Pennsylvania Area Tours
Nickname(s): "Philly", "City of Brotherly Love", "The City
that Loves you Back", "Cradle of Liberty", "The Quaker City",
"The Birthplace of America", "The City of Neighborhoods" Motto:
"Philadelphia maneto" ("Let brotherly love endure"). Philadelphia
is the largest city in the Commonwealth of Pennsylvania and the
fifth-most-populous city in the US. Skyline: The tallest building
is currently the 57-story Comcast Center, which at 975 feet is
currently the 14th-tallest building in the US. It was topped out
on June 18, 2007. Another famous Philadelphia skyscraper is One
Liberty Place, the city's 2nd-tallest building and the
17th-tallest in the US, and was Philly's tallest for 20 years.
Philadelphia's history of tall buildings is generally thought to
begin with the 1754 addition of the steeple to Christ Church,
which was one of America's first high-rises.
Philadelphia City Center
Center City Philadelphia includes the central business
district and central neighborhoods of the City of Philadelphia,
Pennsylvania, United States. As of 2010, its residential
population of over 57,000 made it the third most populous
downtown in the United States, after New York City's and
Swann Memorial Fountain
The Swann Memorial Fountain (also known as the Fountain of the
Three Rivers) is a fountain sculpture located in the center of
Logan Circle in Philadelphia, Pennsylvania, United States. The
fountain, by Alexander Stirling Calder designed with architect
Wilson Eyre, memorializes Dr. Wilson Cary Swann, founder of the
Philadelphia Fountain Society. The Society had been planning a
memorial fountain in honor of its late president and founder.
After agreeing that the fountain would become city property, the
society was granted the site in the center of Logan Circle.
Geno's Philly Steaks
Geno's Steaks is a Philadelphia, Pennsylvania restaurant
specializing in cheesesteaks, founded in 1966 by Joey Vento
(1939-2011). Geno's is located in South Philadelphia at the
intersection of 9th Street and Passyunk Avenue, directly across
the street from rival Pat's King of Steaks, which claims to have
invented the steak sandwich in 1933. The cheesesteak has since
become a signature dish for the city of Philadelphia.
The 72 stone steps before the entrance of the Philadelphia
Museum of Art have become known as the "Rocky Steps" as a result
of their appearance in the triple-Oscar-winning film Rocky and
four of its sequels, Rocky II, III, V and Rocky Balboa, in which
the character runs up the steps to the song "Gonna Fly Now".
Tourists often mimic Rocky's famous climb, a metaphor for an
underdog or an everyman rising to a challenge. A bronze statue
of Rocky was briefly situated at the top of the steps for the
filming of Rocky III. This statue, now located at the bottom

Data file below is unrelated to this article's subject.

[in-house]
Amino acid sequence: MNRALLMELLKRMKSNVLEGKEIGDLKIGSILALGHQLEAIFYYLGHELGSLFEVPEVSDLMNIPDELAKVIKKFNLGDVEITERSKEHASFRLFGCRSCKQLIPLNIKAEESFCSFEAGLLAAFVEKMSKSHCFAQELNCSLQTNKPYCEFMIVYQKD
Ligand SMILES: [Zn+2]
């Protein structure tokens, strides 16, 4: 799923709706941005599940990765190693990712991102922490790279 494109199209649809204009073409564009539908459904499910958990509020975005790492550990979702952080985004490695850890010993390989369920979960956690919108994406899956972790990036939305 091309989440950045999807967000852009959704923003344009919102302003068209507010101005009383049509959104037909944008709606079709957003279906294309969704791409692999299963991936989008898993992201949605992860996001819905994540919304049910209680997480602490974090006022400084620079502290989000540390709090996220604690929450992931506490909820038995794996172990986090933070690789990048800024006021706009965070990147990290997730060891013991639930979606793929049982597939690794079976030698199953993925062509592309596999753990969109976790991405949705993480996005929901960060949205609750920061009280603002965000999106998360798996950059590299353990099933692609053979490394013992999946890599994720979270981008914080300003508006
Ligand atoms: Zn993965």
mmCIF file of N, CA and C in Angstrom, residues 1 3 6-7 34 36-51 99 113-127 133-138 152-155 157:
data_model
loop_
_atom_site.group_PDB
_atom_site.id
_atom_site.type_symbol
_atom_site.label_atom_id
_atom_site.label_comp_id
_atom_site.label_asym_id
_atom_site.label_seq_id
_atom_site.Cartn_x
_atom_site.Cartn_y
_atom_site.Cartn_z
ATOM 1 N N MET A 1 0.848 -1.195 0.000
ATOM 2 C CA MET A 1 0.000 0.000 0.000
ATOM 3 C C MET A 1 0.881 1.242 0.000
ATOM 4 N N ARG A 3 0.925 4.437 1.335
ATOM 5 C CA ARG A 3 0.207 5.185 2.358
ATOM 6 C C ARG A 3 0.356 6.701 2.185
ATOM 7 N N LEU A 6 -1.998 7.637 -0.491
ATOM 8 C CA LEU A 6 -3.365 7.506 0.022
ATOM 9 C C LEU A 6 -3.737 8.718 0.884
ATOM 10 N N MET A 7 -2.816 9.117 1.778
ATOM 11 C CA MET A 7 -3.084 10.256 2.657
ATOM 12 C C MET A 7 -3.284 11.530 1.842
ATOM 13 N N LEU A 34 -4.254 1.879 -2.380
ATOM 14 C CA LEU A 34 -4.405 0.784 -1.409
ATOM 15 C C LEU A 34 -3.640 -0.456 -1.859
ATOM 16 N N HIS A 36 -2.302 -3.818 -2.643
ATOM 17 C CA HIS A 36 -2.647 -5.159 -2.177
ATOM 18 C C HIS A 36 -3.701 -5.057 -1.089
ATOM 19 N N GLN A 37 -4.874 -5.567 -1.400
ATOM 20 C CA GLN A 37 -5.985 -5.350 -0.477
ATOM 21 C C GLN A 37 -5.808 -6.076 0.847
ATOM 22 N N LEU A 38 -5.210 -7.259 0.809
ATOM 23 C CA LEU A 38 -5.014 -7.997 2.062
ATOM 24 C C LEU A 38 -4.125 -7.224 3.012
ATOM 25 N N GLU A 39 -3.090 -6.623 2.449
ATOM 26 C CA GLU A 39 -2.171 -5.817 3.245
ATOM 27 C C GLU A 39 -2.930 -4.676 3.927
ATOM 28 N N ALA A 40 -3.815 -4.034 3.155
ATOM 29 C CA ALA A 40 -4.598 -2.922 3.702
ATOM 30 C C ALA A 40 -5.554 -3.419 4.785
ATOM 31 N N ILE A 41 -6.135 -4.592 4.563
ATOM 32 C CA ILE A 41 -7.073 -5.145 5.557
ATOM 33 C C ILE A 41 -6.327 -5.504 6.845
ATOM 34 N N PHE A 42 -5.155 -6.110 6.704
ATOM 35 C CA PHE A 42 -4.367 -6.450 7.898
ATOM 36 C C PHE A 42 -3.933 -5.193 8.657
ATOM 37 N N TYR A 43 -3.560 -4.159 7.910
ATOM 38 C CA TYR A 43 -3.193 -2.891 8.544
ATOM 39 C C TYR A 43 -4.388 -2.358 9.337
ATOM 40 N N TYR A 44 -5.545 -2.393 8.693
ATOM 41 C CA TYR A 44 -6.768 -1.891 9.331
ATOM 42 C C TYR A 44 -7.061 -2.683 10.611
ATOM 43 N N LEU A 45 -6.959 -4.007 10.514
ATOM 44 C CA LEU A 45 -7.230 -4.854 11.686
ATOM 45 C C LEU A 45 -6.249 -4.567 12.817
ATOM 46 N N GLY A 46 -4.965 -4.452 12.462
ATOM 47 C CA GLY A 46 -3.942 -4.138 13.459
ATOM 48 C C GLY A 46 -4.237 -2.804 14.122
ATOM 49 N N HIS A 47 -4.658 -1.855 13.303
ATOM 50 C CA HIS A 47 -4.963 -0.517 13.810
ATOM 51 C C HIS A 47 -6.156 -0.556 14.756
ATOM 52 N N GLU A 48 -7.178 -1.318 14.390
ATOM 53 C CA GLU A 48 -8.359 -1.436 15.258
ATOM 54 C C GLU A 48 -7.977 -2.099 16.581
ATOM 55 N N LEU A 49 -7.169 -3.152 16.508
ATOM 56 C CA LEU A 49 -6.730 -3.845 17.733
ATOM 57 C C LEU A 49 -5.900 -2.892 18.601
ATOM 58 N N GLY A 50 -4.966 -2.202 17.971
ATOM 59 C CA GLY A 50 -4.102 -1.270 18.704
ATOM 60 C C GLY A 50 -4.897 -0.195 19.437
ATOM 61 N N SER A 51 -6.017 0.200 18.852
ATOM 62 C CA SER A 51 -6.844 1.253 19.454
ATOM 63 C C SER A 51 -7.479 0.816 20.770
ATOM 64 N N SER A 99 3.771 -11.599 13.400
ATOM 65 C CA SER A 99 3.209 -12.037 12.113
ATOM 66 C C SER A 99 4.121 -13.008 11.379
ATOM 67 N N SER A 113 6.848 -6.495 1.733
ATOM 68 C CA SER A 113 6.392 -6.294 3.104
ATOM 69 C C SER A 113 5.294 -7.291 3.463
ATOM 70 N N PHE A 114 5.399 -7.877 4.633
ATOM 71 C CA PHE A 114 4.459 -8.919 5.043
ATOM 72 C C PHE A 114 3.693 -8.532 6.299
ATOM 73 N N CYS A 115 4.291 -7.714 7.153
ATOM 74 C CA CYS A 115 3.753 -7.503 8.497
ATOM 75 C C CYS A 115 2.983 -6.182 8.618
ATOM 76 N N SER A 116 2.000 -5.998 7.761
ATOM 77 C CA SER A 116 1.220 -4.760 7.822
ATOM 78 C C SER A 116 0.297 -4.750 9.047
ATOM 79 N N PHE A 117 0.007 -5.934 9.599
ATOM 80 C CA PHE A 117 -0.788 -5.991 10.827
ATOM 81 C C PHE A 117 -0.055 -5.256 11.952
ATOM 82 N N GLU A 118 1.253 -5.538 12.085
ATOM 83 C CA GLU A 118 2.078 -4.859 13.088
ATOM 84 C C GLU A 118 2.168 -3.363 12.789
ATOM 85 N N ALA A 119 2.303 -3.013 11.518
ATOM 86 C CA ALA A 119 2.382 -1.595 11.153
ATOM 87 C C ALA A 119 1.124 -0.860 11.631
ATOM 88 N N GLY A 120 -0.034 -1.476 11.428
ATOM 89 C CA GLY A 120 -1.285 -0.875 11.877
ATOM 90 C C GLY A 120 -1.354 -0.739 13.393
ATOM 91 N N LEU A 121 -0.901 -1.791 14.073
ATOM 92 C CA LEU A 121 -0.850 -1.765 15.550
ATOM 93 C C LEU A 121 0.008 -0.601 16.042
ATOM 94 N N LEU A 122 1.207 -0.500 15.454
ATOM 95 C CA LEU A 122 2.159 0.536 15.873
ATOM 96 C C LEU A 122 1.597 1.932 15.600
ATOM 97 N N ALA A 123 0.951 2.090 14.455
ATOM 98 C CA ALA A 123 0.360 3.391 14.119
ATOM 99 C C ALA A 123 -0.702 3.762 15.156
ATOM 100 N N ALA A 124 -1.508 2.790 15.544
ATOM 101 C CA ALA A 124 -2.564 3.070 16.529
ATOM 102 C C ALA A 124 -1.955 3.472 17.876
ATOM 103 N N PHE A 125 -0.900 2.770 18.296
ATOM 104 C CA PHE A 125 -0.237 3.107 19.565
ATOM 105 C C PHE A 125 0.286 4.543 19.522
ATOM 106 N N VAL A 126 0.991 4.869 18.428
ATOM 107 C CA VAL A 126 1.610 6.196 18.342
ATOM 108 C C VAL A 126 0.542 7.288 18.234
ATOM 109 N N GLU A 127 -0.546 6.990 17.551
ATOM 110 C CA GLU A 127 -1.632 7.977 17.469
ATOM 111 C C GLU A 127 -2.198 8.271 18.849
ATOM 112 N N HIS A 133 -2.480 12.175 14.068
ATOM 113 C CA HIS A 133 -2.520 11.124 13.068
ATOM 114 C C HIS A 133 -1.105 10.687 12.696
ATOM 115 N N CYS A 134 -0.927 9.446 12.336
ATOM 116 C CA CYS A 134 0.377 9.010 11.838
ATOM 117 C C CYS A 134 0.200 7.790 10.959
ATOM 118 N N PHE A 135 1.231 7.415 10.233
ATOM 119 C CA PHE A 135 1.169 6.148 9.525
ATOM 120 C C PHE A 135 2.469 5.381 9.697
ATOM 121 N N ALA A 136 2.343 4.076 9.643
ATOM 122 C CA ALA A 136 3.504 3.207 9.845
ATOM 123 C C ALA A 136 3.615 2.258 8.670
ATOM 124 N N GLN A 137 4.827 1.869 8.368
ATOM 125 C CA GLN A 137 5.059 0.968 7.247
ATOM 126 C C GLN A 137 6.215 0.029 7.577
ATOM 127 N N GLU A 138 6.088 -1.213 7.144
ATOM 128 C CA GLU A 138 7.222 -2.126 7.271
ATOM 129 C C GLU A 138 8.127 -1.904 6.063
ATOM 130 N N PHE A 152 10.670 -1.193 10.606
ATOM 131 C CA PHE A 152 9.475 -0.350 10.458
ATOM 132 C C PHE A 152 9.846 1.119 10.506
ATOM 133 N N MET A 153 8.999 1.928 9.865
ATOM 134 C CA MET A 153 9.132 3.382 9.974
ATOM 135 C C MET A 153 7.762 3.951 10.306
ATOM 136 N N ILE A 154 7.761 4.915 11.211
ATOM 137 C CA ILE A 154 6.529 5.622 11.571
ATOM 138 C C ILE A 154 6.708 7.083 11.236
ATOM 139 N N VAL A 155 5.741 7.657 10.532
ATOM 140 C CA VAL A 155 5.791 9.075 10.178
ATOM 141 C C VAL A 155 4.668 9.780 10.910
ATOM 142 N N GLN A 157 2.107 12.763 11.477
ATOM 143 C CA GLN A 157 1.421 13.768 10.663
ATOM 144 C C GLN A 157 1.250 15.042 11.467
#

right of the steps, is a popular photo opportunity for visitors.
The top of the steps offers a commanding view of Eakins Oval, the
Benjamin Franklin Parkway, and Philadelphia City Hall.
Philaadelphia 30th Street Station
30th Street Station is the main railroad station in
Philadelphia. It is also a major stop on Amtrak's Northeast and
Keystone Corridors. The station is listed on the National
Register of Historic Places. Its design was influenced by the
Northeast Corridor electrification that allowed trains to pass
beneath the station without exposing passengers to soot as steam
engines of earlier times had. The station opened in 1933, and had
a number of innovative features, including a pneumatic tube
system, an electronic intercom, and a reinforced roof with space
for small aircraft to land. The opening scenes of the 1985 motion
picture Witness were filmed inside the station. It is across from
the United States Post Office-Main Branch.
Philadelphia Museum of Art
The Philadelphia Museum of Art is among the largest art
museums in the United States. It has collections of more
than 227,000 objects that include "world-class holdings of
European and American paintings, prints, drawings and decorative
arts." The Main Building is visited by more than 800,000 people
annually, and is located at the west end of Philadelphia's
Benjamin Franklin Parkway.
The Philadelphia Mint was created from the need to establish a
national identity and the needs of commerce in the United States.
This led the US Founding Fathers to make the establishment of a
continental national mint a main priority after the ratification
of the Constitution of the United States. The Coinage Act of 1792
became law on April 2. It proclaimed the creation of the United
States Mint. Philadelphia at that time was the nation's capital;
therefore the first mint facility was built there. The Mint Act
also instituted a decimal system based on a dollar unit;
specified weights, metallic composition and fineness; and
required each United States coin feature "an impression
emblematic of liberty".